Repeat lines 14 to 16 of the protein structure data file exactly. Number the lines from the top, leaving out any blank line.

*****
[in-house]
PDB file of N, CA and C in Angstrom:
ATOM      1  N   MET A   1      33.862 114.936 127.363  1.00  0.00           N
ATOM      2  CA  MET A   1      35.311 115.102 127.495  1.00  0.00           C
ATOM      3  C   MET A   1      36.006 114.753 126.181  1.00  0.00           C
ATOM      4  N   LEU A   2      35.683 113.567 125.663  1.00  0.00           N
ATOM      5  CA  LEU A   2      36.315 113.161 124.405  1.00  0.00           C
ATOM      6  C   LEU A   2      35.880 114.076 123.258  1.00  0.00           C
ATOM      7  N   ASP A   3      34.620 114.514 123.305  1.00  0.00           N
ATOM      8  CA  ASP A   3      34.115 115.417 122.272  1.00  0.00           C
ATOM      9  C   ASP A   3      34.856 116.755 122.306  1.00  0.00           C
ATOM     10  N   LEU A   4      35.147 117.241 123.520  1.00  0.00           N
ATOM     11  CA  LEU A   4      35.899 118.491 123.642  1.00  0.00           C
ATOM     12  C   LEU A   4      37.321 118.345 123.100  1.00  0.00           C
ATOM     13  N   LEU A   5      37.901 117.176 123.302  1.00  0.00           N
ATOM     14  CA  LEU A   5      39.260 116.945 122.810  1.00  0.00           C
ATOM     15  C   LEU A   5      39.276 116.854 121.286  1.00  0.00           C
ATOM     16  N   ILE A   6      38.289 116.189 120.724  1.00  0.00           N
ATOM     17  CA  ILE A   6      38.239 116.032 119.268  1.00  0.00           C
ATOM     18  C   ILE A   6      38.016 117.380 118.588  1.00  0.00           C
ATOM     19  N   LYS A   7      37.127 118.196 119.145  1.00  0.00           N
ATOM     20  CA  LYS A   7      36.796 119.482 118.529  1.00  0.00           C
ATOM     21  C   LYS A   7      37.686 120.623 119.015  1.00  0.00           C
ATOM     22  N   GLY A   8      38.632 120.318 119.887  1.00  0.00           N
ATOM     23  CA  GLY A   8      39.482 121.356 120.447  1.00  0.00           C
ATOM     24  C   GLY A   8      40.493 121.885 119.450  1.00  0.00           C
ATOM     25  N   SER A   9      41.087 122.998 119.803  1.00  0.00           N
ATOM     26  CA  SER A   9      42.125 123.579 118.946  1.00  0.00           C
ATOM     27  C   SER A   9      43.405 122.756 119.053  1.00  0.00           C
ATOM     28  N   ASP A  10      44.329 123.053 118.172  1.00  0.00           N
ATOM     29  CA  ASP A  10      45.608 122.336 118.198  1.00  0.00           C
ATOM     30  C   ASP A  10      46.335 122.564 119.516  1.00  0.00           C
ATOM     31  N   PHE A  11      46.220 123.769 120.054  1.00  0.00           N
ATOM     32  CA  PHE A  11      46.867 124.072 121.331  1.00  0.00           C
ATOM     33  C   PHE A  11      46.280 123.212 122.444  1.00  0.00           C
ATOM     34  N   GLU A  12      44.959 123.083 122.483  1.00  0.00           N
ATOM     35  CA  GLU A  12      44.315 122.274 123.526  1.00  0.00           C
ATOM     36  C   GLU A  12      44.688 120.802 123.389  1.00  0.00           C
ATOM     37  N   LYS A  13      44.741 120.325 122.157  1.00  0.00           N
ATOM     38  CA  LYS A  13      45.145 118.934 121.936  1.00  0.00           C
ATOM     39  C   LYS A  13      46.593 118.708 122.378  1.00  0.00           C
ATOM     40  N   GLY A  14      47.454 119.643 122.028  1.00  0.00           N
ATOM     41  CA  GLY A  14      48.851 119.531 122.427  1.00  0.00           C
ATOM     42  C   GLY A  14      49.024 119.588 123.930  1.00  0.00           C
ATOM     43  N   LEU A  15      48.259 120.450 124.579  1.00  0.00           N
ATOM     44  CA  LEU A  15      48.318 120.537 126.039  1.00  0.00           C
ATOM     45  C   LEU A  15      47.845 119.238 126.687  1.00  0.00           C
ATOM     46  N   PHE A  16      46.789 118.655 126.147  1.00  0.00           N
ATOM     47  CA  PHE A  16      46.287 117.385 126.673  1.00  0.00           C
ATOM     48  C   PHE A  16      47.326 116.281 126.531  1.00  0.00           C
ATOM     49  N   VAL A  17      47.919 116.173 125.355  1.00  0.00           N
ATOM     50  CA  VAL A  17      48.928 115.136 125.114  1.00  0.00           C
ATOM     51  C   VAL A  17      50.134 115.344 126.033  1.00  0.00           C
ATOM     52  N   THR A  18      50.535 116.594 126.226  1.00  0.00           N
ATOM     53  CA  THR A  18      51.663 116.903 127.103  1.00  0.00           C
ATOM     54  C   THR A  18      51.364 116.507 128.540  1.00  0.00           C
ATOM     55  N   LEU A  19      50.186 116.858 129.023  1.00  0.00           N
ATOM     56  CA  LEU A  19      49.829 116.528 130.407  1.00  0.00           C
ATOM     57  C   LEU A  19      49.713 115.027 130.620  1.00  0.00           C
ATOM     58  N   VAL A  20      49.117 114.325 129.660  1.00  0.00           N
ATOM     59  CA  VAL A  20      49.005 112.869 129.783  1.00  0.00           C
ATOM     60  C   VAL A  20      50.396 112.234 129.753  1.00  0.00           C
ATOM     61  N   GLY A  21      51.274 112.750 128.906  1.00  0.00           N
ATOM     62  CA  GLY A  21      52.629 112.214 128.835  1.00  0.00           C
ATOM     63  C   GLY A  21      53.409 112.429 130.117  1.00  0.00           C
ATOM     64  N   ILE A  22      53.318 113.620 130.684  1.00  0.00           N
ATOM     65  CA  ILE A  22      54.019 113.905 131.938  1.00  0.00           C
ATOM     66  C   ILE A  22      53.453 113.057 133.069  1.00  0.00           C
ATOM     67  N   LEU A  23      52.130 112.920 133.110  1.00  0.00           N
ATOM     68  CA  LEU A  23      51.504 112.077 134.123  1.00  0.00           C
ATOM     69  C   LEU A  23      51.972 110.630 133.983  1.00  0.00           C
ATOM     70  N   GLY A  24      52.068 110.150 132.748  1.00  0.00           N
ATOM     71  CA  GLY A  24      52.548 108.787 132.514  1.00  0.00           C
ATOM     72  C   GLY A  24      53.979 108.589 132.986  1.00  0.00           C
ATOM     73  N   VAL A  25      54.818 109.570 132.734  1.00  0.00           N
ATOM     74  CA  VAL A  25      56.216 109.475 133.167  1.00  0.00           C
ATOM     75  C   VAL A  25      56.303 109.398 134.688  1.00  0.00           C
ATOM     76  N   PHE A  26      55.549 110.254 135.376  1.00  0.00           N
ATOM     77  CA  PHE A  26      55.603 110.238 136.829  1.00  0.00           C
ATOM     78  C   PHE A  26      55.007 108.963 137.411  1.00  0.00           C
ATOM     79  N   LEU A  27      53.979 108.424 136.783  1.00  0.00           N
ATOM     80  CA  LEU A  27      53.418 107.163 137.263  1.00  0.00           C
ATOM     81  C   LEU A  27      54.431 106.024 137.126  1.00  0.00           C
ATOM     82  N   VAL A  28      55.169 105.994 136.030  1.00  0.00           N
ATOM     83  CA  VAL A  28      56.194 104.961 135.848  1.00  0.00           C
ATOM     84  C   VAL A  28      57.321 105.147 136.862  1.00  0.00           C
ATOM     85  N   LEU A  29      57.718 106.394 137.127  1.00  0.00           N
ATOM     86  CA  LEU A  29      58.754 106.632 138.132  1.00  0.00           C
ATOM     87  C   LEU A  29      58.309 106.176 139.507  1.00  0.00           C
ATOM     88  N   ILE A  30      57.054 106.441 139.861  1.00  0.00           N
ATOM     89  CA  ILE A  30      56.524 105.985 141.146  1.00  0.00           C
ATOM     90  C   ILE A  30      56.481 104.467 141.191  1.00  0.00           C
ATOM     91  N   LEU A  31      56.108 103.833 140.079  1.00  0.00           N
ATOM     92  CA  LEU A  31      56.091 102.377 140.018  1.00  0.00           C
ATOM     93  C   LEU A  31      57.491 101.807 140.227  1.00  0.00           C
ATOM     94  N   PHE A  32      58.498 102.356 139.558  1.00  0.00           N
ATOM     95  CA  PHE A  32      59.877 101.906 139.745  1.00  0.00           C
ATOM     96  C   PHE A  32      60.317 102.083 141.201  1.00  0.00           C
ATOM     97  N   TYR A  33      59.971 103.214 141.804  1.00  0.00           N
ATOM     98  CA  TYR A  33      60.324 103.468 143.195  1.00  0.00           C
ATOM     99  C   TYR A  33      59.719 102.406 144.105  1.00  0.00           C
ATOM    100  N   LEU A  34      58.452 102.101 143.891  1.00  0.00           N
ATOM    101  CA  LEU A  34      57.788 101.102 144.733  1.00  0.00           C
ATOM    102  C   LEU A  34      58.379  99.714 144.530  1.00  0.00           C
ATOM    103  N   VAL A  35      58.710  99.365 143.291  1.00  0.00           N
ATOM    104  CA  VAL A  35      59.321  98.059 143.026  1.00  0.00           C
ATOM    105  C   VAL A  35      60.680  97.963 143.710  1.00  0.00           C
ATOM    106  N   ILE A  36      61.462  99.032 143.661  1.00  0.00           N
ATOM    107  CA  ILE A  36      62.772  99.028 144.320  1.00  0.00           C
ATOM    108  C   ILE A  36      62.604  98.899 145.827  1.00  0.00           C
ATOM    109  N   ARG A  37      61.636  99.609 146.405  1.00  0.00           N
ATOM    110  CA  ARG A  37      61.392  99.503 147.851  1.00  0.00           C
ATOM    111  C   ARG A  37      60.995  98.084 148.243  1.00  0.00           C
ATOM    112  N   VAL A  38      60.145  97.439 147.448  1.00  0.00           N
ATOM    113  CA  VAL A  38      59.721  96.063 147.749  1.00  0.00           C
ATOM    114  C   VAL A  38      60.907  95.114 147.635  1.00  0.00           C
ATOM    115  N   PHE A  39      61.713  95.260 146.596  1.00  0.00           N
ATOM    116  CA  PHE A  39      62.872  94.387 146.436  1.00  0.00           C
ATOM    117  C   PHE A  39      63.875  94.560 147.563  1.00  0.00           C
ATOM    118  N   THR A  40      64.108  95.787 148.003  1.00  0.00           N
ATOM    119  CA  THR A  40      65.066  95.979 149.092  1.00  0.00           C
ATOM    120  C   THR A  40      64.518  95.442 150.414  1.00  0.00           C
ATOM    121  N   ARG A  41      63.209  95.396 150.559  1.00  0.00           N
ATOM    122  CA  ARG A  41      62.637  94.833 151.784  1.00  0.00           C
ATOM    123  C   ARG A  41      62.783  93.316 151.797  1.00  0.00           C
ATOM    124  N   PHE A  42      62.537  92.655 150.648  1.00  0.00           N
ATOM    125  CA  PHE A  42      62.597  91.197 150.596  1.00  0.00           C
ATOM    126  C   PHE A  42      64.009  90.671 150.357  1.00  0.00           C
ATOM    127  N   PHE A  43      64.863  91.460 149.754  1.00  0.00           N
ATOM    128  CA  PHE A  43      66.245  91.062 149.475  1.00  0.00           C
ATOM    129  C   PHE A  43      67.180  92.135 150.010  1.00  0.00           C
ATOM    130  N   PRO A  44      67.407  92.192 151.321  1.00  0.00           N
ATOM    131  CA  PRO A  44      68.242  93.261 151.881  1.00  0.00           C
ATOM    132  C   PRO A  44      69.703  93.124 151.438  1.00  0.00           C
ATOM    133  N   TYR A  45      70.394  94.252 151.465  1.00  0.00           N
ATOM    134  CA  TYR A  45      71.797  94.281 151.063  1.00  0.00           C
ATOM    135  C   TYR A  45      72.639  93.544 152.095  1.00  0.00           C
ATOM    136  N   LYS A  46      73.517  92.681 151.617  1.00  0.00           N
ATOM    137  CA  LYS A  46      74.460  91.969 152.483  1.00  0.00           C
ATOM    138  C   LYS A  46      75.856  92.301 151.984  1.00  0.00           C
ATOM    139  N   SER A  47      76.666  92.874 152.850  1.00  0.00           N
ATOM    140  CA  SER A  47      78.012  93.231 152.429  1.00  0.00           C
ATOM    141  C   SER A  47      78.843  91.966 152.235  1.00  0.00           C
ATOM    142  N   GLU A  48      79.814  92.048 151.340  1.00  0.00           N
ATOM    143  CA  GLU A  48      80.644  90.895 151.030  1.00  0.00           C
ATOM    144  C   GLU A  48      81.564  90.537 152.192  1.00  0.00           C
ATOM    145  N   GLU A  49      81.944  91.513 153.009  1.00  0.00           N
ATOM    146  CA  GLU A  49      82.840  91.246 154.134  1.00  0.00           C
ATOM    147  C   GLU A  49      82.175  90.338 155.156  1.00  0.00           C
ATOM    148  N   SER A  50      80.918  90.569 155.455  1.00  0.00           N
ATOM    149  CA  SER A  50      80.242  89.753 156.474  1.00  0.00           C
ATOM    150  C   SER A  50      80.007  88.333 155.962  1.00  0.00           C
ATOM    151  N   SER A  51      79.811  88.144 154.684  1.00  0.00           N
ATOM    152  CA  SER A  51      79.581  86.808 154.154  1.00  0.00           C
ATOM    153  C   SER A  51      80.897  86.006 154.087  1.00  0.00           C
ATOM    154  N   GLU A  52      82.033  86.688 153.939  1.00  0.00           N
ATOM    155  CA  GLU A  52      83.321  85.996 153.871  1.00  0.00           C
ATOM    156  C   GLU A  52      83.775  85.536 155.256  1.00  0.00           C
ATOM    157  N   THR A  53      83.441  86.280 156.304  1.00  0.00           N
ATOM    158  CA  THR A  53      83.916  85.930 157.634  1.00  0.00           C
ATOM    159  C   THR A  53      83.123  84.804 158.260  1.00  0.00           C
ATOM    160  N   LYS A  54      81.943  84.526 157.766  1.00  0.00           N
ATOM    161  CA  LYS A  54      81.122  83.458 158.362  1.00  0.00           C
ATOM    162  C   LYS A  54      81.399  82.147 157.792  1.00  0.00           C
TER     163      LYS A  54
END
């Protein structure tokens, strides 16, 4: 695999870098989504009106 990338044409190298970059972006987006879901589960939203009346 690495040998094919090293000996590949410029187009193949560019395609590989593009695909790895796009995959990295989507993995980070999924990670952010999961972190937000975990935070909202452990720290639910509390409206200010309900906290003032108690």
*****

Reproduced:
ATOM     12  C   LEU A   4      37.321 118.345 123.100  1.00  0.00           C
ATOM     13  N   LEU A   5      37.901 117.176 123.302  1.00  0.00           N
ATOM     14  CA  LEU A   5      39.260 116.945 122.810  1.00  0.00           C